Building expert systems in Prolog by Dennis Merritt

By Dennis Merritt

This e-book is aimed toward the Prolog programmer attracted to both development specialist platforms or experimenting with a number of professional method ideas. Dennis Merritt chooses a step by step method of development structures, explaining the techniques and displaying the Prolog code at every one level. The e-book builds on basic starting structures and progresses as much as particularly refined professional procedure instruments. It doesn't emphasize options of common sense programming or the particularities of Prolog, yet relatively, emphasizes Prolog as an effective software program improvement software, and teaches the right way to construct specialist platforms and layout the mandatory instruments. it is suggested (but no longer required) that the reader use a Prolog interpreter besides interpreting this e-book to scan with some of the Prolog examples given through the textual content.

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Pretty(av(A, yes), [A]) :- !. pretty(not av(A, yes), [not, A]) :- !. pretty(av(A, no), [not, A]) :- !. pretty(not av(A, V), [not, A, is, V]). pretty(av(A, V), [A, is, V]). The list_rules predicate writes a formatted listing of each rule used in deriving a given fact. list_rules([]). list_rules([R|X]) :list_rule(R), list_rules(X). list_rule(N) :rule(N, lhs(Iflist), rhs(Goal, CF)), write_line(['rule ', N]), write_line(['If']), write_ifs(Iflist), write_line(['Then']), pretty(Goal, PG), write_line([' ', PG, CF]), nl.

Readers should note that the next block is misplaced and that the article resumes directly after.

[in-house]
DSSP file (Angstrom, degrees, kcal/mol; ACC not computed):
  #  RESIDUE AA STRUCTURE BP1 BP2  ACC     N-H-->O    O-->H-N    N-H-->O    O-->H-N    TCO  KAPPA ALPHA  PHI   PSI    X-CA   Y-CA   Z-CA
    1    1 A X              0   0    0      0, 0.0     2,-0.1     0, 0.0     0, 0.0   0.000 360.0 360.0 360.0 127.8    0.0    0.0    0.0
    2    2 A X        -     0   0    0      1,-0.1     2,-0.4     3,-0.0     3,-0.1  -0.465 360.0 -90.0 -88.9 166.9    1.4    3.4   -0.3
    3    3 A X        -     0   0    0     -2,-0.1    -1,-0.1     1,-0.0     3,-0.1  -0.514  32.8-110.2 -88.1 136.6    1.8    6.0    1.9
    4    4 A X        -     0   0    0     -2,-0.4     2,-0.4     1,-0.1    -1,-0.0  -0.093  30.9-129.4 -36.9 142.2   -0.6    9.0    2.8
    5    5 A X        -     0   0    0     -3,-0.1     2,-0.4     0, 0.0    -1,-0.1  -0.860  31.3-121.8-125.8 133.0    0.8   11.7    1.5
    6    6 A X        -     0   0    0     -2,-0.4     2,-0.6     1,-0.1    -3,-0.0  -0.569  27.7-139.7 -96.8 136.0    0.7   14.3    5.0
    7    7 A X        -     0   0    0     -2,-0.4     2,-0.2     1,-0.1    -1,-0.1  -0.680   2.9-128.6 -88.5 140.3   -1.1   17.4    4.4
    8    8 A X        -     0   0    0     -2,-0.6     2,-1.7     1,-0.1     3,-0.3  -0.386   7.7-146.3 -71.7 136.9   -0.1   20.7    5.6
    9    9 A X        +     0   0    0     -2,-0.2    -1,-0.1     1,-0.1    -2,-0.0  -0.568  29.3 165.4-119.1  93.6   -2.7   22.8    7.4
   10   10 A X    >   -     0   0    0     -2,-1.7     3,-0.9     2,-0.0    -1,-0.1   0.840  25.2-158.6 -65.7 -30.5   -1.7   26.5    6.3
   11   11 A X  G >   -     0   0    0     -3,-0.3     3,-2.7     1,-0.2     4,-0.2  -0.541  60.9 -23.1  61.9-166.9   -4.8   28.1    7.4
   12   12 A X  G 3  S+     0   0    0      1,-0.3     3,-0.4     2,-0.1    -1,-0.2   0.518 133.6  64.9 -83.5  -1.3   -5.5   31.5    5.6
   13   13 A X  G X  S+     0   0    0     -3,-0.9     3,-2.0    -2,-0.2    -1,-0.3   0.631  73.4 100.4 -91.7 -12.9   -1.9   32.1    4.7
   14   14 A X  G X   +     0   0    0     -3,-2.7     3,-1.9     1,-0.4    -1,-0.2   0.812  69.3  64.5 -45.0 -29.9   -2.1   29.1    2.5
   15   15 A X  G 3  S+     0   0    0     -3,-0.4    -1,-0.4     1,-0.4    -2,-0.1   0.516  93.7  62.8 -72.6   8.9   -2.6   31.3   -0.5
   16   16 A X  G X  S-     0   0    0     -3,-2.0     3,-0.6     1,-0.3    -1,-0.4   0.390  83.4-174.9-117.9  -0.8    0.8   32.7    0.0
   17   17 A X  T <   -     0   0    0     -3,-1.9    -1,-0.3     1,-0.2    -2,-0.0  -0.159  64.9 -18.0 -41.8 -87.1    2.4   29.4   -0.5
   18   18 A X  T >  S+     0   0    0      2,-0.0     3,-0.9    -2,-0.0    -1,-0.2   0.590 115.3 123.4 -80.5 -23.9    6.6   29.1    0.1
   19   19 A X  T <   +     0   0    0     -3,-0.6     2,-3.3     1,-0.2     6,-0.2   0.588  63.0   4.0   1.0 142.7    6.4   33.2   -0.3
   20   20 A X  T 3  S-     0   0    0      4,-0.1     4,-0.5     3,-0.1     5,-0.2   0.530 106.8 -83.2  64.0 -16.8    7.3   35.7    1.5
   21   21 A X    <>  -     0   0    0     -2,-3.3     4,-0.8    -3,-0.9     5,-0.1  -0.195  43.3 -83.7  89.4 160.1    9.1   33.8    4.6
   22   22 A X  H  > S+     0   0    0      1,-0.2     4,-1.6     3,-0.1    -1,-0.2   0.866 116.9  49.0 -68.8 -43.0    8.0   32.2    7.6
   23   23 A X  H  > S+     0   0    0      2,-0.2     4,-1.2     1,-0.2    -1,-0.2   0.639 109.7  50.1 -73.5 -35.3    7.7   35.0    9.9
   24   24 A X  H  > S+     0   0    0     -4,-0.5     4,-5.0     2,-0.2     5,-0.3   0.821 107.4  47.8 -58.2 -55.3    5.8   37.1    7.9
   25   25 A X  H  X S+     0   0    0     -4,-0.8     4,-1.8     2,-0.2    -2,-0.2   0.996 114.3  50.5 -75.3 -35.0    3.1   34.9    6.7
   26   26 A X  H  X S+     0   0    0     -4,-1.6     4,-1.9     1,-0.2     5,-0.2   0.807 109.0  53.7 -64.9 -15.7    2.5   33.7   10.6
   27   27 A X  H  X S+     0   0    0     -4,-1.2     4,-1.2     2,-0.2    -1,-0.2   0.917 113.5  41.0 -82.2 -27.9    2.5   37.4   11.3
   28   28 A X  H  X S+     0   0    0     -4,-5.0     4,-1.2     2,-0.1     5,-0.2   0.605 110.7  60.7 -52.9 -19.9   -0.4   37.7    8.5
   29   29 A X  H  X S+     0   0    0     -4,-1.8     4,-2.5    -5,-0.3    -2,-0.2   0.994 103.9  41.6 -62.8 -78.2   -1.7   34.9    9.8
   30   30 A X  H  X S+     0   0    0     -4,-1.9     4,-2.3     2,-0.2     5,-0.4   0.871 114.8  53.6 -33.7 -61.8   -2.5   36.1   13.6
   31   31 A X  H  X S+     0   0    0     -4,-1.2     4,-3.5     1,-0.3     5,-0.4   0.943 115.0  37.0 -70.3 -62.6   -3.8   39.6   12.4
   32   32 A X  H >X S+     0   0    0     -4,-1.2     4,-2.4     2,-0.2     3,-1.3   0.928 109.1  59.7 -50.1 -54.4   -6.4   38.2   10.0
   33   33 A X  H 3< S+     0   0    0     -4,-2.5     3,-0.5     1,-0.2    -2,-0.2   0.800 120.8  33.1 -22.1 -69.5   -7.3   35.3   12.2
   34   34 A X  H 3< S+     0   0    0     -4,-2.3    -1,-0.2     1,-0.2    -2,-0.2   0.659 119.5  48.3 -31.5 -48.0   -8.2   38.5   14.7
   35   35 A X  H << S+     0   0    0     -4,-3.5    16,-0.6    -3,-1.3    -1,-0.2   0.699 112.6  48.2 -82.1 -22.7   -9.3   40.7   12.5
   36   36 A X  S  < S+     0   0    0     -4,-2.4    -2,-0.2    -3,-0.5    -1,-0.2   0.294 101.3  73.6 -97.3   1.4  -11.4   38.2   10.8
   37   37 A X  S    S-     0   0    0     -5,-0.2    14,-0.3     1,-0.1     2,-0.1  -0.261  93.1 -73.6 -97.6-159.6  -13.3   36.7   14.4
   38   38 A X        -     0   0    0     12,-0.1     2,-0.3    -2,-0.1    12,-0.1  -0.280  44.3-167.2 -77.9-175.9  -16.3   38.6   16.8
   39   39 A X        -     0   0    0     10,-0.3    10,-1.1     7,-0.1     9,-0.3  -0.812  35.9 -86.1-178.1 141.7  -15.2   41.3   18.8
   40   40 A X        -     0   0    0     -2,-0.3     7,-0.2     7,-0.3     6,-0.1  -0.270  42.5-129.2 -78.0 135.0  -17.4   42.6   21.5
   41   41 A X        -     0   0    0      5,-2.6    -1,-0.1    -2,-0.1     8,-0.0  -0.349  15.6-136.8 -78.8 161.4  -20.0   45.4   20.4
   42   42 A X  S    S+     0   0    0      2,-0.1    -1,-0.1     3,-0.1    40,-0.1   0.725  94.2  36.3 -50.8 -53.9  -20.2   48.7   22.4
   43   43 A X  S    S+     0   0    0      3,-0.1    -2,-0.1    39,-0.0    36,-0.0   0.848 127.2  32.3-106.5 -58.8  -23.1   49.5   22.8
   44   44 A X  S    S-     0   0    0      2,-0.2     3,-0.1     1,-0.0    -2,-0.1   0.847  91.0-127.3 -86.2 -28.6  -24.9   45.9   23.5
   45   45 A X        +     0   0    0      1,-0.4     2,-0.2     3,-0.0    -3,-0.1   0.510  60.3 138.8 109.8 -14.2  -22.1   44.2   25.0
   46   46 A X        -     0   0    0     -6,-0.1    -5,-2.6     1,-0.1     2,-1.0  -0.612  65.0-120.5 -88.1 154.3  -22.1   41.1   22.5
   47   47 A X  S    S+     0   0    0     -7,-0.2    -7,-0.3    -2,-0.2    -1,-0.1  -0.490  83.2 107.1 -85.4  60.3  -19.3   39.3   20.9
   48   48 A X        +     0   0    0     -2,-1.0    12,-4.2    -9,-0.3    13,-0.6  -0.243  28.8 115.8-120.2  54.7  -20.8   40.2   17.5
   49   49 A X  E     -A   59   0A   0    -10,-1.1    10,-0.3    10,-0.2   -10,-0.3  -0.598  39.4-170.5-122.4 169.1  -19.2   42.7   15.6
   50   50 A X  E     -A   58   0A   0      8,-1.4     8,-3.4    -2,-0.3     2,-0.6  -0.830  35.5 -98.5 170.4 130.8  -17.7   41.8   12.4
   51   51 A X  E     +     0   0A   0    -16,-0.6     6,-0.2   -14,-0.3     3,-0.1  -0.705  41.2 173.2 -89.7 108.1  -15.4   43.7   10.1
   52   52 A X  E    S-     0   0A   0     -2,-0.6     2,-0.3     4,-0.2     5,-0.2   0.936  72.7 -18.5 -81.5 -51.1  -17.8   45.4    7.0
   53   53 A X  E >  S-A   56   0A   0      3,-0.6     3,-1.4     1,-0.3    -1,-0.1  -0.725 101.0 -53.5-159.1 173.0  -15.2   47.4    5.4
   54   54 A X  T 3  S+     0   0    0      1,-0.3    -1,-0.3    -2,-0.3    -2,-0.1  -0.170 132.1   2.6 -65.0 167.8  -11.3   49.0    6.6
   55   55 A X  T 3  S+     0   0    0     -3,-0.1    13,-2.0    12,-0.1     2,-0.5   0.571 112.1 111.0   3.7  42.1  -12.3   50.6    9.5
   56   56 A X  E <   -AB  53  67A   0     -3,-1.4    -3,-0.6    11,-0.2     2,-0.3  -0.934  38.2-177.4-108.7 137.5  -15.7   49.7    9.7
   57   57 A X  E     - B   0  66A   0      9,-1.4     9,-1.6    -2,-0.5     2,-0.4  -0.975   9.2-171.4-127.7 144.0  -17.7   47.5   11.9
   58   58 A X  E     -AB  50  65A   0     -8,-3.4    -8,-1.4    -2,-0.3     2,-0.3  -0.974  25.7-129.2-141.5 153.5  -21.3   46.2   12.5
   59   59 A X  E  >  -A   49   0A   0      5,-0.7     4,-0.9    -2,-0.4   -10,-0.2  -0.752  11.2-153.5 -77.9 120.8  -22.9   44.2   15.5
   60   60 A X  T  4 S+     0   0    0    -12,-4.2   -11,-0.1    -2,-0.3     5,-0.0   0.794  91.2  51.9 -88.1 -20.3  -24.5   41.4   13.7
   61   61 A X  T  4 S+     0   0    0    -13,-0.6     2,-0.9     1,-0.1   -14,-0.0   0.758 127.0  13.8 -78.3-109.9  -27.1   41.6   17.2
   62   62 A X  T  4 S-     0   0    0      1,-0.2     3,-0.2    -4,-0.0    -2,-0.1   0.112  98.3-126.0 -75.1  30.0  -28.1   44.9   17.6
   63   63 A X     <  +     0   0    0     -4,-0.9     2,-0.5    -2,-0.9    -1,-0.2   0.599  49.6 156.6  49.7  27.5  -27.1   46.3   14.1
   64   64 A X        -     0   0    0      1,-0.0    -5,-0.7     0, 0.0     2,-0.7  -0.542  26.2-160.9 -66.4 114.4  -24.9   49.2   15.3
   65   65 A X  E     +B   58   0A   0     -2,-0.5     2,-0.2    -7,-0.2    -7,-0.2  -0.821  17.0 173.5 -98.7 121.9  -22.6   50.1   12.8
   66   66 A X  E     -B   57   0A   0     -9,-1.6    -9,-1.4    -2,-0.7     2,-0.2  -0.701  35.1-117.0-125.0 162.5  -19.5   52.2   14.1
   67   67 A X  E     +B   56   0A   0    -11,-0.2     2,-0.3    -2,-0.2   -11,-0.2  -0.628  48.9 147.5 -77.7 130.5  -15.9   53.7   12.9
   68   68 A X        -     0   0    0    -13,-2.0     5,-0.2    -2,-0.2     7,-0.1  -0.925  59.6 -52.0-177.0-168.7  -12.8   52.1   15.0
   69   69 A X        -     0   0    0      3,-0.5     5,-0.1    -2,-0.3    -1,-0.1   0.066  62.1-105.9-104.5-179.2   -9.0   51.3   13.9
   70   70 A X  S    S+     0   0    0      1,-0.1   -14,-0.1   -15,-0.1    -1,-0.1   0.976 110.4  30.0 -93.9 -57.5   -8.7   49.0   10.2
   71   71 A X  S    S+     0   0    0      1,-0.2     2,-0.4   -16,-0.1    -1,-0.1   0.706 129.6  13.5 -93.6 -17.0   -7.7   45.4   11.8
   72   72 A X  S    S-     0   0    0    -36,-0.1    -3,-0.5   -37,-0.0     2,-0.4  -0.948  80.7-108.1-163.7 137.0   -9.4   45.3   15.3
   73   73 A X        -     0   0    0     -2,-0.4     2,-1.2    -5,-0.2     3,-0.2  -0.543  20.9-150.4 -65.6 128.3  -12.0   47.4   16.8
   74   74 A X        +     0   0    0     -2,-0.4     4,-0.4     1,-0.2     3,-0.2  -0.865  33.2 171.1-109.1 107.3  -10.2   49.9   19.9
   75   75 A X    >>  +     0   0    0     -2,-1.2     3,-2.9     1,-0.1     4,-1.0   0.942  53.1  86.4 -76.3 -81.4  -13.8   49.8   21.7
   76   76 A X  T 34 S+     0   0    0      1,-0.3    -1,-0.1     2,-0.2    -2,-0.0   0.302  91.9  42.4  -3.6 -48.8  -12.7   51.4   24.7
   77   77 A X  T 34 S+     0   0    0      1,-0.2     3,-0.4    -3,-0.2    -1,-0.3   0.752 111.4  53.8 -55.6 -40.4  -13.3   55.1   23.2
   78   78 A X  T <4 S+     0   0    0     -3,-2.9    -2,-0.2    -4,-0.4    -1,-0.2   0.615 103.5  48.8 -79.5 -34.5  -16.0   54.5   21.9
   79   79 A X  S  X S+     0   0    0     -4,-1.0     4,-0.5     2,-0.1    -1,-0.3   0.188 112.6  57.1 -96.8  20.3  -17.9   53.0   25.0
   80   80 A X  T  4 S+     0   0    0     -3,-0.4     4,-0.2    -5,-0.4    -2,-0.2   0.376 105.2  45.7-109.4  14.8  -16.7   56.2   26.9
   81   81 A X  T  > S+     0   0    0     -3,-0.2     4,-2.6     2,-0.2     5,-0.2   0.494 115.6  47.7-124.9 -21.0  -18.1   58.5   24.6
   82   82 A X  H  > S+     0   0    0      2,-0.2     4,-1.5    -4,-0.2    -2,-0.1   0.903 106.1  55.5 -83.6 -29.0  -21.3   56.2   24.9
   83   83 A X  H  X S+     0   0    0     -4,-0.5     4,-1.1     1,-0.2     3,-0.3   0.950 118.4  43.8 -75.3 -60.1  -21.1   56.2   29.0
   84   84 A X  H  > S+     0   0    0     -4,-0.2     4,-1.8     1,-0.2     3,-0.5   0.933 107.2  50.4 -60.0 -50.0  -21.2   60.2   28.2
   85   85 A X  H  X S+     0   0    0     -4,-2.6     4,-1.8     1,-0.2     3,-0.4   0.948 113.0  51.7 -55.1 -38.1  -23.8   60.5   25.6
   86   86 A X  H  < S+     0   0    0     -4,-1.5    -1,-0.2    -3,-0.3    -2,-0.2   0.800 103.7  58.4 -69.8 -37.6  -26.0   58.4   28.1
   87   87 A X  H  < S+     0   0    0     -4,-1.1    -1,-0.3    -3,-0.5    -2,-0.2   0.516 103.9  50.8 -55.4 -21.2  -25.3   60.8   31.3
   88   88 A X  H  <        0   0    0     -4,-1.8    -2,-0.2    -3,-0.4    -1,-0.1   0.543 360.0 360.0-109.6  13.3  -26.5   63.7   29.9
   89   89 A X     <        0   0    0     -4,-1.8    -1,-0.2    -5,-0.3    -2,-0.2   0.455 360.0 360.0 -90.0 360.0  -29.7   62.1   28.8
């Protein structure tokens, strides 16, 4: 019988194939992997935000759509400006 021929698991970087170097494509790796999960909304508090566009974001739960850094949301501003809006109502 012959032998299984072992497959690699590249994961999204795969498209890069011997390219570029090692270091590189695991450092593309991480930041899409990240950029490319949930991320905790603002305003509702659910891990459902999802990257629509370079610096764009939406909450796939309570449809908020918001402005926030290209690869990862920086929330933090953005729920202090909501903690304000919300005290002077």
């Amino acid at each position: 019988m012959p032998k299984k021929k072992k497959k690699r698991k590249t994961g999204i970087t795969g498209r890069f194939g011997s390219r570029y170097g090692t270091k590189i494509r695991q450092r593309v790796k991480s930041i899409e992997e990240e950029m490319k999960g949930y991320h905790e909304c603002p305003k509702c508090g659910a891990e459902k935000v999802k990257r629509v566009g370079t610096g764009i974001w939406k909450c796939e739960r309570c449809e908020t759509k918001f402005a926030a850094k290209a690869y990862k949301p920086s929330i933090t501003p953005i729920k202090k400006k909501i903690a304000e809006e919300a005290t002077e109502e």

This is done in findgoal and prove. Each keeps a separate argument, Hist, which is the desired list of rules. The list is initially the empty list at the top call to findgoal. findgoal(Goal, CurCF, Hist) :fg(Goal, CurCF, Hist). fg(Goal, CurCF, Hist) :... prove(N, IfList, Tally, Hist), ... The prove predicate maintains the list by adding the current rule number on the head of the list before a recursive call to findgoal. The calls further down the recursion have this new rule number available for answers to why questions.

By passing this history along to the ask predicates, the ask predicates can now respond to why questions. prove(true, _) :- !. prove((Goal, Rest), Hist) :prov(Goal, (Goal, Rest)), prove(Rest, Hist). prov(true, _) :- !. 44 Chapter 4 - Explanation prov(menuask(X, Y, Z), Hist) :menuask(X, Y, Z, Hist), !. prov(ask(X, Y), Hist) :ask(X, Y, Hist), !. prov(Goal, Hist) :clause(Goal, List), prove(List, [Goal|Hist]). Notice that the history is a list of goals, and not the full rules as saved in Clam. The next step is to modify the top level predicate that looks for birds.

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